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Nature of the disease
Enzootic Bovine Leukosis is contagious disease of cattle caused by the retrovirus, bovine leukaemia virus (BLV). The disease causes fatal malignant cancer in a small percentage of infected animals and can be responsible for major economic losses.
OIE List B disease
Susceptible species
Cattle although infections have rarely been described in buffaloes, sheep and capybaras.
Enzootic Bovine Leukosis is ubiquitous and outbreaks or serological evidences have been recorded in a number of Pacific countries or territories (Australia, French Polynesia, Guam, New Zealand, Northern Mariana's, Palau, Tonga)
Clinical signs 
Most infected animals (about 70% ) do not develop the disease. The clinical signs usually appear in animals between 4 and 8 years old. When present, the clinical signs observed are related to the organ systems involved and include (non exhaustive list):
  • Weight loss with or without reduced appetite,
  • Anaemia
  • Decreased milk yield,
  • Enlarged external and enlarged internal lymph nodes,
  • Partial paralysis of the hind legs,
  • Fever,
  • Abnormal breathing,
  • Bulging eyes,
  • Diarrhoea,
  • Constipation

Animals that developed tumours will generally progressively loose condition and die.

A part from the enzootic leukosis described above, other lymphoma are described in Cattle as Sporadic Bovine Leukosis, however only those involving the BLV are considered as Enzootic Bovine Leukosis, they are:

  • Calf form which affects animals less than 6 months old. It is characterised by a general lymphadenopathy and widespread tumour metastasis.
  • Thymic form in animals of 6-8 months old with a thymic tumour and sometimes extension into the thorax.
  • Skin leucosis is a non fatal form. Young adults develop superficial cutaneous tumour that disappear spontaneously after a few weeks.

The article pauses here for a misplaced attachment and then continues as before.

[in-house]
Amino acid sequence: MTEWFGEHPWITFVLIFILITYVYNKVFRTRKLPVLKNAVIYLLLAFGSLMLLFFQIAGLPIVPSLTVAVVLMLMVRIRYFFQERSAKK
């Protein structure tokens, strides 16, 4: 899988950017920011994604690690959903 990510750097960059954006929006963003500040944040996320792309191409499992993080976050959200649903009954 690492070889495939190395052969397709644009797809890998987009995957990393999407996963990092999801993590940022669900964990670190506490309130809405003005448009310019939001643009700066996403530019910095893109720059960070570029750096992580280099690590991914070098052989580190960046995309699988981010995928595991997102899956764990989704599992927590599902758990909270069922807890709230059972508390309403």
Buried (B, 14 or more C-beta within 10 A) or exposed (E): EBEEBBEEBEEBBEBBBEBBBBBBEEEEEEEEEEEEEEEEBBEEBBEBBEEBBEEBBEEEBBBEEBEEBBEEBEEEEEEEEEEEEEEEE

Post-mortem findings 
Firm white tumour masses in any organs and more commonly in lymph nodes. Organs most frequently involved are the abomasum, right auricle of the heart, spleen, intestine, liver, kidney, omasum, lung, and uterus.
Differential diagnosis
Due to the diversity of location and clinical forms of the disease the differential diagnosis is extremely variable. 
Specimens required for diagnosis
Experimental diagnosis can be attempted by identification of the virus from blood samples in EDTA. Techniques involve culture of the virus for isolation, PCR and sheep inoculation.

More commonly diagnosis is based on serological reactions from serums. Antibodies can first be detected 3-16 weeks after infection. Tests include Agar immunodiffusion and Milk ELISA. Calves under 6 months can be false positive due to persistence of maternal antibodies. 

Insects may be involved in the transmission of the bovine leukosis virus (BLV). Natural transmission depends on the transfer of infected cells, for example during parturition. Artificial transmission occurs, especially by blood-contaminated needles, surgical equipment, gloves used for rectal examinations. Lateral transmission in the absence of these contributory factors is usually slow. In regions where blood-sucking insects occur in large numbers, especially tabanids, these may transmit the virus mechanically.
Risk of introduction
Enzootic Bovine Leukosis can be introduced through importation of infected live animals, semen and embryos and in a less extent contaminated material and arthropod vectors. 
Control / vaccines
The disease can be eradicated by testing and elimination of reactors. However the cost of such programme must be balanced with the economical benefit of it, especially at national level, zoning is an economic alternative where a particular zone concentrates farms with international trade opportunities. Sometimes eradication in large commercial herds with control of entering cattle is more realistic. 

To control the spread of the disease, zoning and testing should be applied, control of insects and ticks is also necessary. There is no economic treatment and no vaccine. 

  • Bovine Leukosis, In Merck Veterinary Manual, National Publishing Inc. Eight ed, 1998, Philadelphia, p 521-522
  • Department for Environment, Food and Rural Affairs (DEFRA), 2002, last consulted on the 12/08/2003
  • Enzootic Bovine Leukosis, In Veterinary Medicine, Saunders, Eight ed, 1997, London p. 954-965
  • Office International des Epizooties, 2002